Calendar An icon of a desk calendar. Cancel An icon of a circle with a diagonal line across. Caret An icon of a block arrow pointing to the right. Email An icon of a paper envelope. Facebook An icon of the Facebook "f" mark. Google An icon of the Google "G" mark. Linked In An icon of the Linked In "in" mark. Logout An icon representing logout. Profile An icon that resembles human head and shoulders. Telephone An icon of a traditional telephone receiver. Tick An icon of a tick mark. Is Public An icon of a human eye and eyelashes. Is Not Public An icon of a human eye and eyelashes with a diagonal line through it. Pause Icon A two-lined pause icon for stopping interactions. Quote Mark A opening quote mark. Quote Mark A closing quote mark. Arrow An icon of an arrow. Folder An icon of a paper folder. Breaking An icon of an exclamation mark on a circular background. Camera An icon of a digital camera. Caret An icon of a caret arrow. Clock An icon of a clock face. Close An icon of the an X shape. Close Icon An icon used to represent where to interact to collapse or dismiss a component Comment An icon of a speech bubble. Comments An icon of a speech bubble, denoting user comments. Ellipsis An icon of 3 horizontal dots. Envelope An icon of a paper envelope. Facebook An icon of a facebook f logo. Camera An icon of a digital camera. Home An icon of a house. Instagram An icon of the Instagram logo. LinkedIn An icon of the LinkedIn logo. Magnifying Glass An icon of a magnifying glass. Search Icon A magnifying glass icon that is used to represent the function of searching. Menu An icon of 3 horizontal lines. Hamburger Menu Icon An icon used to represent a collapsed menu. Next An icon of an arrow pointing to the right. Notice An explanation mark centred inside a circle. Previous An icon of an arrow pointing to the left. Rating An icon of a star. Tag An icon of a tag. Twitter An icon of the Twitter logo. Video Camera An icon of a video camera shape. Speech Bubble Icon A icon displaying a speech bubble WhatsApp An icon of the WhatsApp logo. Information An icon of an information logo. Plus A mathematical 'plus' symbol. Duration An icon indicating Time. Success Tick An icon of a green tick. Success Tick Timeout An icon of a greyed out success tick. Loading Spinner An icon of a loading spinner.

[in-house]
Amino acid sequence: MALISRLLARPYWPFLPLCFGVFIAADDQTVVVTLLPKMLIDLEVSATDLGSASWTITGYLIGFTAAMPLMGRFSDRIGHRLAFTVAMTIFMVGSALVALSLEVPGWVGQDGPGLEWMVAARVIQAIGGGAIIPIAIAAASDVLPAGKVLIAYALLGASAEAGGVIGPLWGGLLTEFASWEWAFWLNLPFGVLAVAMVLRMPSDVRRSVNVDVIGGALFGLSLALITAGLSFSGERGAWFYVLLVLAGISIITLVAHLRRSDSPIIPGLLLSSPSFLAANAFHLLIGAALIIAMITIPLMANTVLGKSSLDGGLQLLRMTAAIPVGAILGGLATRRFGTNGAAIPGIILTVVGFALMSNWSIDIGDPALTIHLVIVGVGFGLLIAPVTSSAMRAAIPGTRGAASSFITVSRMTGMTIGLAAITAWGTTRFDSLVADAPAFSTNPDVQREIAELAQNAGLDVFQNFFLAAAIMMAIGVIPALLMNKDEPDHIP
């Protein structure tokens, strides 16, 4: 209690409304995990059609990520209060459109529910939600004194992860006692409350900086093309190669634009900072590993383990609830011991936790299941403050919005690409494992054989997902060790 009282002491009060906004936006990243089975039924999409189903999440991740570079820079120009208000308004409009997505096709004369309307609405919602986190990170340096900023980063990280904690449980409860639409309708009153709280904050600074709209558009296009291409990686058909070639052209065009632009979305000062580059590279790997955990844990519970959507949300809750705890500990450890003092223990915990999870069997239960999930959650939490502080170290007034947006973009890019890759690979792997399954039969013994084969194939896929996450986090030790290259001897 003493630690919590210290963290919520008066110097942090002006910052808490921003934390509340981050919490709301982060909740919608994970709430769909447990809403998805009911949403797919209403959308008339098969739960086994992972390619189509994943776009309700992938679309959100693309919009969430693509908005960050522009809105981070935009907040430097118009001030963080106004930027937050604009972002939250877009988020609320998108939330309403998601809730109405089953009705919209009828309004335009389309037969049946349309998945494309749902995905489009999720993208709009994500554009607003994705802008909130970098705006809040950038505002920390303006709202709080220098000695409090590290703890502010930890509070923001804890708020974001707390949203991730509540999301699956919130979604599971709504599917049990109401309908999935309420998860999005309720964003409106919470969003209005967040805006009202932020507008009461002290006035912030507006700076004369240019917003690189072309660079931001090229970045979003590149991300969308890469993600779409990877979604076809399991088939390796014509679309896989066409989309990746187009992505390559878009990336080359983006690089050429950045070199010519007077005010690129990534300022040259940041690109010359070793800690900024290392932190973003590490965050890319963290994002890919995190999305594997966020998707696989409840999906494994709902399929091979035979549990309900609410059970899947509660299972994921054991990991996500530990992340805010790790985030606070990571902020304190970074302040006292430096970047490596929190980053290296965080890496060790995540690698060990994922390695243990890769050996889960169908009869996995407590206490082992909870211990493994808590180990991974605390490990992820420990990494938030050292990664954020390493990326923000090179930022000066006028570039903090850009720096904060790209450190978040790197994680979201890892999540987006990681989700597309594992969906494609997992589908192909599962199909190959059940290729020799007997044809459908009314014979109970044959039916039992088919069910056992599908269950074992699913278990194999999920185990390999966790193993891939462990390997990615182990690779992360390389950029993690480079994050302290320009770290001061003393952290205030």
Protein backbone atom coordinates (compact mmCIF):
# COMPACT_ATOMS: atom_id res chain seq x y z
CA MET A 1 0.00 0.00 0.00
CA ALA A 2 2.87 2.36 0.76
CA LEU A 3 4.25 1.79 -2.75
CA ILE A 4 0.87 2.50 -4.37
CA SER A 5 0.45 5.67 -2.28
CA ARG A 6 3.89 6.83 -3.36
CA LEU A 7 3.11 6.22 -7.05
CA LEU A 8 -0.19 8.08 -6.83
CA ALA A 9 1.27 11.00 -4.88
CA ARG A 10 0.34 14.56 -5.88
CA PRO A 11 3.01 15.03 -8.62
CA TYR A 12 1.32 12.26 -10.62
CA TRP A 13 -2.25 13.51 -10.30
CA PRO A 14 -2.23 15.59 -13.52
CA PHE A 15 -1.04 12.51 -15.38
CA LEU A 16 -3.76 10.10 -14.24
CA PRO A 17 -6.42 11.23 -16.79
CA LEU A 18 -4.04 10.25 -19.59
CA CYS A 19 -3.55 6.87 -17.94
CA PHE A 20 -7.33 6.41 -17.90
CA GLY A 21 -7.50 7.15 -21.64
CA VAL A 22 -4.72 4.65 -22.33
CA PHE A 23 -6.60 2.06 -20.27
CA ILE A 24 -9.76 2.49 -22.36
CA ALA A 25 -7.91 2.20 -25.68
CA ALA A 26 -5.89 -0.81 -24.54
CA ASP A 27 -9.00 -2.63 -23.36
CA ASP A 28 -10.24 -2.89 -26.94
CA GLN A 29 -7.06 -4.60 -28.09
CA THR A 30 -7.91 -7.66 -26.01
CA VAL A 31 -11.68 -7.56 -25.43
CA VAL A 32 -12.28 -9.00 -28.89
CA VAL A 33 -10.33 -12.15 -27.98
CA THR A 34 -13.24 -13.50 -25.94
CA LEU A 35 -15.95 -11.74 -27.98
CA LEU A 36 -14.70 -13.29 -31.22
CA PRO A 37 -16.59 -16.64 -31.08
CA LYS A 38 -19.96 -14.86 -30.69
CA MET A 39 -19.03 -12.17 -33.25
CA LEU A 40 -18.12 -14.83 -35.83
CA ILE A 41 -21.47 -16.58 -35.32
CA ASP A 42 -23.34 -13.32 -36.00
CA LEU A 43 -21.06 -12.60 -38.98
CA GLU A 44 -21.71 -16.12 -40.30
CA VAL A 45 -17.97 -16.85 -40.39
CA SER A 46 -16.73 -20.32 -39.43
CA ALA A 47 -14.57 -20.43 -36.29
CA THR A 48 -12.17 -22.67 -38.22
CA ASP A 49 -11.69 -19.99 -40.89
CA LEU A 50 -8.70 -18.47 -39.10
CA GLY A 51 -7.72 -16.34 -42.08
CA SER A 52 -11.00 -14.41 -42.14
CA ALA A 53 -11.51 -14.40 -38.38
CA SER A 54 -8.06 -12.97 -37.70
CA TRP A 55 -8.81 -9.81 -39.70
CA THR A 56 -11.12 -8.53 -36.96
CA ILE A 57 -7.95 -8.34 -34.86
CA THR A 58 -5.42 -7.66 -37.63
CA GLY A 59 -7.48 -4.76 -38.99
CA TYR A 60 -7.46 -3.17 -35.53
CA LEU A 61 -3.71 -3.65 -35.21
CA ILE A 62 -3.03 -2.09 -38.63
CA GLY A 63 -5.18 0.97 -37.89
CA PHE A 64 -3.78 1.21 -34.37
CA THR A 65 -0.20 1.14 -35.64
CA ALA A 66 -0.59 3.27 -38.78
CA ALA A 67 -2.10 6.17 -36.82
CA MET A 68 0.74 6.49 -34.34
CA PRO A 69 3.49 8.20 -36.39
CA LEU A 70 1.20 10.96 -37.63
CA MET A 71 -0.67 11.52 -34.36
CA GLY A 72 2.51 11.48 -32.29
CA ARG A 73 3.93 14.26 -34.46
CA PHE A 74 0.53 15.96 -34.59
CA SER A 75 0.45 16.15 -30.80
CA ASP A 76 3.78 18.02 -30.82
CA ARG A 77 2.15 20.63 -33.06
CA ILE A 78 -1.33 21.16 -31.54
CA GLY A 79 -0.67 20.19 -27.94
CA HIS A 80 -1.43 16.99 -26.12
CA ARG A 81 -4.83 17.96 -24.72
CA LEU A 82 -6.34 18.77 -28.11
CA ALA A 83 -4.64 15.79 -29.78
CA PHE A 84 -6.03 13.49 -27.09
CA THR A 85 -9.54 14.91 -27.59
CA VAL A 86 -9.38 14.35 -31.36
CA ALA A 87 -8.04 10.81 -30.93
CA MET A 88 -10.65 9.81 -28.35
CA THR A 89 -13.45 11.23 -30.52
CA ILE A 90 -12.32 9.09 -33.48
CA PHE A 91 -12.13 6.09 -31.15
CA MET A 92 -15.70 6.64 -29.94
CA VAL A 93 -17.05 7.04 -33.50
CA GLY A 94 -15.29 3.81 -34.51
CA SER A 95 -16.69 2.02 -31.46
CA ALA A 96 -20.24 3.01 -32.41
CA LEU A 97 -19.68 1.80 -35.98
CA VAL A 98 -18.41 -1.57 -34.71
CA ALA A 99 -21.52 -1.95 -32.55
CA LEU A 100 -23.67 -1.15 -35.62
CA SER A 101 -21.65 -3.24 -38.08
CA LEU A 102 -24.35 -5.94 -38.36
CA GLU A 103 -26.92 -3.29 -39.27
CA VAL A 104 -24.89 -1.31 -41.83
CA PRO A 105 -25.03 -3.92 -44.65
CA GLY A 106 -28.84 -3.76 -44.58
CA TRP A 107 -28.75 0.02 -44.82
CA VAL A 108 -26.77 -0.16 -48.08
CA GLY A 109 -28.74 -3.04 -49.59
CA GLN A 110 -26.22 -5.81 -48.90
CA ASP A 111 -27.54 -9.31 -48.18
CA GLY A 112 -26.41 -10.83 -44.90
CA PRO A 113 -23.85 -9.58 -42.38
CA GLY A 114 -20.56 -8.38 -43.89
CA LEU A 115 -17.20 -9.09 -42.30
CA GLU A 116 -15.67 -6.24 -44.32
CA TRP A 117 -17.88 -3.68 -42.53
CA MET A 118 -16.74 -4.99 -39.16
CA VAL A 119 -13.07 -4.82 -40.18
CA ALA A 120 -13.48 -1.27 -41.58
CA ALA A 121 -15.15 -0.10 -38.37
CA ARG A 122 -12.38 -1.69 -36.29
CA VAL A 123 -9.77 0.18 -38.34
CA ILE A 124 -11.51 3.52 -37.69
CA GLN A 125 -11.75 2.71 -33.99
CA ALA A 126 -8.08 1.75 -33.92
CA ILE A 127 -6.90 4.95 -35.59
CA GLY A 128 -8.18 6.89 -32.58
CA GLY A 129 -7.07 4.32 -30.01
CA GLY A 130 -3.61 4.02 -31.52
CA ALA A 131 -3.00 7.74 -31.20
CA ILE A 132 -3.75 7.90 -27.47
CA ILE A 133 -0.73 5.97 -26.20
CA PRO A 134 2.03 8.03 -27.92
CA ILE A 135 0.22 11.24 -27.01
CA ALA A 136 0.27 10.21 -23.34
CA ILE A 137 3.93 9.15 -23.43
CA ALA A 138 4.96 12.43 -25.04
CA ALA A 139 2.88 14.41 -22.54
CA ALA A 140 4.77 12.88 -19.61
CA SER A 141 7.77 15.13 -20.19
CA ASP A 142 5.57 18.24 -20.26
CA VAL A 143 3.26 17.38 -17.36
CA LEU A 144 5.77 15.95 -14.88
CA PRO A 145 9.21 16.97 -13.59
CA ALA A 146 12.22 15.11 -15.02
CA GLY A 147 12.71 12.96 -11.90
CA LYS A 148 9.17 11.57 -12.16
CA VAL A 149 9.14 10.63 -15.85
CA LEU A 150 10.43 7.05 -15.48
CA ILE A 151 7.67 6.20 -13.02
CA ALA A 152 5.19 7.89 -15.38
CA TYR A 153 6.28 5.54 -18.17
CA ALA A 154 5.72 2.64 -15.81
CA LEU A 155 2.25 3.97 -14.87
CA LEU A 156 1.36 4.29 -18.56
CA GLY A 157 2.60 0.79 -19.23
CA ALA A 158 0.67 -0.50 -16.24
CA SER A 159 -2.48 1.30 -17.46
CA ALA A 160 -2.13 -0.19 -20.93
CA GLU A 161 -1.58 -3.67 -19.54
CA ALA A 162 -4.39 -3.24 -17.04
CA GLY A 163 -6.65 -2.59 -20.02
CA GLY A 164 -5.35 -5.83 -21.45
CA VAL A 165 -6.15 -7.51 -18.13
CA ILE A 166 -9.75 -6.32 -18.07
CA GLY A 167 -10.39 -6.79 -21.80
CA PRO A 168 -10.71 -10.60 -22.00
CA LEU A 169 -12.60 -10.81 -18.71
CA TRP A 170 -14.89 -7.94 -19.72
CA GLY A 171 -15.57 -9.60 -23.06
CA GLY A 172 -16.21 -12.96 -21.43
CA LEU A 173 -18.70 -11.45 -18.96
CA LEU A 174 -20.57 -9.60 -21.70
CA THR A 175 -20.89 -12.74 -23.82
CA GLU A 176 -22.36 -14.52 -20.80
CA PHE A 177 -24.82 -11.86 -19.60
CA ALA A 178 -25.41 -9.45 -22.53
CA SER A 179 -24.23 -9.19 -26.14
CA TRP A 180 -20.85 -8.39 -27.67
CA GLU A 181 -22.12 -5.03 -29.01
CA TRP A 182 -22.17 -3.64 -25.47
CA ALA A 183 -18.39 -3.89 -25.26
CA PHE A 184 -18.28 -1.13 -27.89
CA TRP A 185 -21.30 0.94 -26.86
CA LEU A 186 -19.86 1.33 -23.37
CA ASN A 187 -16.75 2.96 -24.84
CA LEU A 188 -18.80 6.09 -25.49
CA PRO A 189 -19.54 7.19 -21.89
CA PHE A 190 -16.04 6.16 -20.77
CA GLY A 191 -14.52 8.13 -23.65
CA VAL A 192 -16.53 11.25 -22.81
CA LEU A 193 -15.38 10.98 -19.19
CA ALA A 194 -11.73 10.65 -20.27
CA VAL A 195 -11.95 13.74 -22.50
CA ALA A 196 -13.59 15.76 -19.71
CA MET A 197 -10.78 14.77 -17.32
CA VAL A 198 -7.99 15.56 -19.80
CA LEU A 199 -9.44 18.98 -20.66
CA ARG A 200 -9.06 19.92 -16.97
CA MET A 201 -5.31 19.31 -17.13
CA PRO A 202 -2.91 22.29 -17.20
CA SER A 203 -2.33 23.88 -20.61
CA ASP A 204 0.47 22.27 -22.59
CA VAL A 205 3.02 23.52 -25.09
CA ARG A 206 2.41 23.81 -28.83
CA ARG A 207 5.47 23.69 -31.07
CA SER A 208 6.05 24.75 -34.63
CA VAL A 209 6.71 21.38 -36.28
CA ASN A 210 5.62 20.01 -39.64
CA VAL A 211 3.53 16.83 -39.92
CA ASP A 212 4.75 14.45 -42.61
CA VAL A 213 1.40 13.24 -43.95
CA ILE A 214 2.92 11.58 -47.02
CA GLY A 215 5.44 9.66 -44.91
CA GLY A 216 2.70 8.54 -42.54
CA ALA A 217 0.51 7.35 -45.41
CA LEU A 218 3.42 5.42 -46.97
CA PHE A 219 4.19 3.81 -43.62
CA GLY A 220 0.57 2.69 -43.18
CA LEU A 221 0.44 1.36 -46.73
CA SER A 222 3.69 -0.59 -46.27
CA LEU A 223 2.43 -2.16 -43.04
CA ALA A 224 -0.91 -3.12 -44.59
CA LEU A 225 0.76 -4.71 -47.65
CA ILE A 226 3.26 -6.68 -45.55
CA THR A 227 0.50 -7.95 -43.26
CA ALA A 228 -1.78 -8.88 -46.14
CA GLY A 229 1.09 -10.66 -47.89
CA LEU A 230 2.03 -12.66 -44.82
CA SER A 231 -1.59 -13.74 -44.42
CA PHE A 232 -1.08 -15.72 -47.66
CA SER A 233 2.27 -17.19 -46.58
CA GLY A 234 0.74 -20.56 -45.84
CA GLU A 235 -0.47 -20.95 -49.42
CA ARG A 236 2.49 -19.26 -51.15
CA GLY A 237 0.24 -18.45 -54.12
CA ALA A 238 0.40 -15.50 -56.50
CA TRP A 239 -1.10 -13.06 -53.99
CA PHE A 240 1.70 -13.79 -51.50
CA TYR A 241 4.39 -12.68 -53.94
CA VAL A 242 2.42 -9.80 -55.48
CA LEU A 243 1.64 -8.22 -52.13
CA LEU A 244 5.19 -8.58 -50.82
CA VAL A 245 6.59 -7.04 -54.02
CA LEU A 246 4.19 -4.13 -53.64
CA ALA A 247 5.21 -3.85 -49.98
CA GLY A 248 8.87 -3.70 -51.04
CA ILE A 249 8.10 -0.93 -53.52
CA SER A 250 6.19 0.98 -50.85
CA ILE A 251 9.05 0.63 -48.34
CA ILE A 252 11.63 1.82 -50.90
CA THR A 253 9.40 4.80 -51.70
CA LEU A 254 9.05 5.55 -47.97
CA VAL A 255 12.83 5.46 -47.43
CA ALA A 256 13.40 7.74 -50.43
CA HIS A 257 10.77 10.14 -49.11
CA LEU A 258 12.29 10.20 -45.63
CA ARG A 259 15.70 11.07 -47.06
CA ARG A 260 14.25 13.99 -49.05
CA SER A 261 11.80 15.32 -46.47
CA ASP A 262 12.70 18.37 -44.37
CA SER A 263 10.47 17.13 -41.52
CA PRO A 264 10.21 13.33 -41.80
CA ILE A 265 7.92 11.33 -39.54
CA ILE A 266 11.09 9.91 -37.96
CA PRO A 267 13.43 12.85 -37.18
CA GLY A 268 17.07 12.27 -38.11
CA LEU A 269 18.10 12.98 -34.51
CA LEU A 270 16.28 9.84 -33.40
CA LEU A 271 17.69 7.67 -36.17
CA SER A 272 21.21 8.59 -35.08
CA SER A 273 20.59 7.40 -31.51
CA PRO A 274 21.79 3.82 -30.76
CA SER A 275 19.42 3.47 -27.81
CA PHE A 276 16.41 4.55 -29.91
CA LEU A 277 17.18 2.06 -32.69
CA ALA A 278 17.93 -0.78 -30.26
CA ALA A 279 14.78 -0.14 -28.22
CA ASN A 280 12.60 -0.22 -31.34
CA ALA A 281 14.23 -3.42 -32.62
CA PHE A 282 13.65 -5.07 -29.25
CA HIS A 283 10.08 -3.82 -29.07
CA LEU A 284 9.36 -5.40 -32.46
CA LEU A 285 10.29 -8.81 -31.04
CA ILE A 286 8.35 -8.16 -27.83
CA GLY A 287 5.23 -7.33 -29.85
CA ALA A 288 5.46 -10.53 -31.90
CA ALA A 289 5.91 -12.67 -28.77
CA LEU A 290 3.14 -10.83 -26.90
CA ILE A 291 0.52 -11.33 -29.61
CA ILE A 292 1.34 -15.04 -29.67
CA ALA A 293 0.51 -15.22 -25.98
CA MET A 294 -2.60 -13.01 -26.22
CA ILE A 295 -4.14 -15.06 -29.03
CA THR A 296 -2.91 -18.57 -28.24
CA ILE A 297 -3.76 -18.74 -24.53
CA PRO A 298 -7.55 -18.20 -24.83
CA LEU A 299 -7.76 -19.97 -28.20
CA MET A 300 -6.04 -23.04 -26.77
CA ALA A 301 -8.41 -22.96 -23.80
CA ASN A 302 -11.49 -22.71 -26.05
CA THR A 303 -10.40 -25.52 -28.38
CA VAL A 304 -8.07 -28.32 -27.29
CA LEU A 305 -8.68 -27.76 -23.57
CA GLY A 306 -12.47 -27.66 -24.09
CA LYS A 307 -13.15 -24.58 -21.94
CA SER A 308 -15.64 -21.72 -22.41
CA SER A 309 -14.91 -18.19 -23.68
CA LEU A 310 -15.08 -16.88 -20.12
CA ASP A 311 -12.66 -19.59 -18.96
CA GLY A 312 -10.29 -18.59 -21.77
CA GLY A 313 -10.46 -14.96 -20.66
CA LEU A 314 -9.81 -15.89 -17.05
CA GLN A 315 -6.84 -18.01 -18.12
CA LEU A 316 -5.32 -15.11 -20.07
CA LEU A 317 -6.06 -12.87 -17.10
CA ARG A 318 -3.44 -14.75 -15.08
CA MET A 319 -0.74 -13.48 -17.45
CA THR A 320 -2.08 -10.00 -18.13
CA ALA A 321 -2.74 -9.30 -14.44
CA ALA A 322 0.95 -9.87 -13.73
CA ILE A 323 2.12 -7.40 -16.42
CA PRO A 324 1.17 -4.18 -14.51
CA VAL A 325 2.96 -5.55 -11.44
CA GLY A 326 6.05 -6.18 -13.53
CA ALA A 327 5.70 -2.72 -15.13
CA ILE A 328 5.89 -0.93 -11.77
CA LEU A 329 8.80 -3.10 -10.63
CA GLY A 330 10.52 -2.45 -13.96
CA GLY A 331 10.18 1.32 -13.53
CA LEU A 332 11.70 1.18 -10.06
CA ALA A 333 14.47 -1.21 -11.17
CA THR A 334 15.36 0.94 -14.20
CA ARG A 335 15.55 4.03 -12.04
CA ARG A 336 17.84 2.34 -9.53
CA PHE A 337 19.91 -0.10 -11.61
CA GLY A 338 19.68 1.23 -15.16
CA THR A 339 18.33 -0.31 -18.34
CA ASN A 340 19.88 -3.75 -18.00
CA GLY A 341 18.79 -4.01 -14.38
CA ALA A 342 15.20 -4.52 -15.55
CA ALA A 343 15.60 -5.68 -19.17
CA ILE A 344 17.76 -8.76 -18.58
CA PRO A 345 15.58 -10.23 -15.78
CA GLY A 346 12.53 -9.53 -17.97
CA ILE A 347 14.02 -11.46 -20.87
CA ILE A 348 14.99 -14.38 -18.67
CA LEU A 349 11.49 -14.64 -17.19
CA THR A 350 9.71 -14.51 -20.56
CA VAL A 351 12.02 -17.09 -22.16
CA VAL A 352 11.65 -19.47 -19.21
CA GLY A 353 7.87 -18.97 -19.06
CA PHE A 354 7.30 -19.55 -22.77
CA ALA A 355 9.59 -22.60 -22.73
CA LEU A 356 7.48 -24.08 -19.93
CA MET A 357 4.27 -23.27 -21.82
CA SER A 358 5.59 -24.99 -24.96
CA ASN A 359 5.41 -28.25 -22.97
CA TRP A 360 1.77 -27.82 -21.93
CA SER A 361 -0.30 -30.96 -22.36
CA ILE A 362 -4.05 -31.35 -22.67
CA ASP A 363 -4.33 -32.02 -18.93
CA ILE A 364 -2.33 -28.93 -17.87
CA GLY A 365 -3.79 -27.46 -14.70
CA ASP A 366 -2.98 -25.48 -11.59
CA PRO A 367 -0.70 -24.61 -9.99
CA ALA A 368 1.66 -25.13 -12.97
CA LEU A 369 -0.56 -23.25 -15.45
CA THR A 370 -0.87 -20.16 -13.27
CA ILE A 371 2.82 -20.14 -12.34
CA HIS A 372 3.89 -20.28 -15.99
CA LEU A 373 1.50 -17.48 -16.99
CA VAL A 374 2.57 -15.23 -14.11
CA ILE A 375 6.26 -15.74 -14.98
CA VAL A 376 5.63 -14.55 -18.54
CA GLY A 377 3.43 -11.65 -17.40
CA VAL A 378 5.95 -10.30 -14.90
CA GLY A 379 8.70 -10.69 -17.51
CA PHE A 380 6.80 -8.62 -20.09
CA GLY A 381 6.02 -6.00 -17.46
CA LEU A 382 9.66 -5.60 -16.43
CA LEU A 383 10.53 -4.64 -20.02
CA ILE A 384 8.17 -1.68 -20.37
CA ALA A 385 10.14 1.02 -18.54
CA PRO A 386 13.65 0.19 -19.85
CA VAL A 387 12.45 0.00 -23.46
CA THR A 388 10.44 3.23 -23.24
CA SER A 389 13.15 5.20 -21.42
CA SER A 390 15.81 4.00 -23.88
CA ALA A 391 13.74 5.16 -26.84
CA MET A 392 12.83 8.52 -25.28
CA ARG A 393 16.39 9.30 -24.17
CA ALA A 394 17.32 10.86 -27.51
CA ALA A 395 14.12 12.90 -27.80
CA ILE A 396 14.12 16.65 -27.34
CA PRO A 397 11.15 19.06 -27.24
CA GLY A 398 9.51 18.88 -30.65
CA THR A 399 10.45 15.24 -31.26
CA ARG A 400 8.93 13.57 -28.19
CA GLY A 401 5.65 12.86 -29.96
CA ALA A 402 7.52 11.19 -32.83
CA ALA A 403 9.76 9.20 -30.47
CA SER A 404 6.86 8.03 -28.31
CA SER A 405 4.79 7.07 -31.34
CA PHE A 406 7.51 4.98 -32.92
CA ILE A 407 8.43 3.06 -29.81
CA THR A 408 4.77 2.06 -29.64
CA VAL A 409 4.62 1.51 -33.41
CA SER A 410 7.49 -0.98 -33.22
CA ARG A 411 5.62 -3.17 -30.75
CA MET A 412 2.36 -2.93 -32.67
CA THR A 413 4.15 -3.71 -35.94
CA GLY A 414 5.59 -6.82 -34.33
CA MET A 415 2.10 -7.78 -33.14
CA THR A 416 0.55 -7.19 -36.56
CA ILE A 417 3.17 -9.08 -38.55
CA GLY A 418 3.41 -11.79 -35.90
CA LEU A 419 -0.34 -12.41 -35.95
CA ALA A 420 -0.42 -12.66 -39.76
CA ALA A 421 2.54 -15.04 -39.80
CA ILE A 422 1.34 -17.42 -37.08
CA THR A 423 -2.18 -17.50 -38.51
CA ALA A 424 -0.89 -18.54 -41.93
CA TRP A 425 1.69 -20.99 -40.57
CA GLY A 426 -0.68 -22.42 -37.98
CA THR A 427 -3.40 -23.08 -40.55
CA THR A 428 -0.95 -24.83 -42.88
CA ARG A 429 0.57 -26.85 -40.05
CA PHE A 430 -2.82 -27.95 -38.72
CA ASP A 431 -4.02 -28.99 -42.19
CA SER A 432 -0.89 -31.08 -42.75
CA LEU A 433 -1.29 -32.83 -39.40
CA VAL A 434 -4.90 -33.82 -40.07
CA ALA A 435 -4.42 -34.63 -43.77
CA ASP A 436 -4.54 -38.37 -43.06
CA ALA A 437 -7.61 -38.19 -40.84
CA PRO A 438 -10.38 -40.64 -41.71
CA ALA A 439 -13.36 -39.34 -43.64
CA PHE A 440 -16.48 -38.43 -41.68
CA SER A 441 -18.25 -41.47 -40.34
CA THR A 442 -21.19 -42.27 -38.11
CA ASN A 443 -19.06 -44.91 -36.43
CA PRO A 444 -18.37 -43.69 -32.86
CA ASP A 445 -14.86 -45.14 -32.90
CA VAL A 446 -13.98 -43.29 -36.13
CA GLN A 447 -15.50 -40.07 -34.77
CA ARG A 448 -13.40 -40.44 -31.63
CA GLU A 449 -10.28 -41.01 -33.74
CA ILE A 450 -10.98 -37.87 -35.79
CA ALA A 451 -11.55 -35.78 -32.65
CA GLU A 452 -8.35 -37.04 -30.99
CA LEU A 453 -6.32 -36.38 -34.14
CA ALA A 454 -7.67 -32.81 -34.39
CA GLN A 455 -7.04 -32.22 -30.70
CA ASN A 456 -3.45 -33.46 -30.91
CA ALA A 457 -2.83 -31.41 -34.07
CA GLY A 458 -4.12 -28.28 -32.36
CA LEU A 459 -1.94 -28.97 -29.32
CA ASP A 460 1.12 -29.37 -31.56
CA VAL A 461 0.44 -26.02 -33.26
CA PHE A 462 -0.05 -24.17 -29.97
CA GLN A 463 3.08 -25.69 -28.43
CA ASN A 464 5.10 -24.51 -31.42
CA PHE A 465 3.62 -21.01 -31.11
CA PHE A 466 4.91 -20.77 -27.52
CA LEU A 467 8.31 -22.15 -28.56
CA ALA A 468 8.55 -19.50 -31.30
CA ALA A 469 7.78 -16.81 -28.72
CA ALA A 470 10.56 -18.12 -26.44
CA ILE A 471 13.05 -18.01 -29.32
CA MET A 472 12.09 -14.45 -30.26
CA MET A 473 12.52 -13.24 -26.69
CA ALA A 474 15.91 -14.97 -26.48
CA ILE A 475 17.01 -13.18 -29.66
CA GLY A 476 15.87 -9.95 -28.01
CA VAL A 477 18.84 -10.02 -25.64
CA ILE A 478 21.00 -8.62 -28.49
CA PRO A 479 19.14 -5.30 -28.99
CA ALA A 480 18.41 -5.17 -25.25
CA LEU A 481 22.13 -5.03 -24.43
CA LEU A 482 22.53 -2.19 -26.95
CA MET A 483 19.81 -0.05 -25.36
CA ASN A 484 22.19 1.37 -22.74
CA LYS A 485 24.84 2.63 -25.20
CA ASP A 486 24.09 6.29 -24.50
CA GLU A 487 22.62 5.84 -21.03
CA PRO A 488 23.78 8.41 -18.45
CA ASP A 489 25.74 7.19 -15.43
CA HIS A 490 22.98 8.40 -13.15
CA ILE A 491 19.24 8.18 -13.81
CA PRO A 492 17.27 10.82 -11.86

Gowns down: North-east defence lawyers take strike action over funding row

Aberdeen Sheriff Court.
Aberdeen Sheriff Court.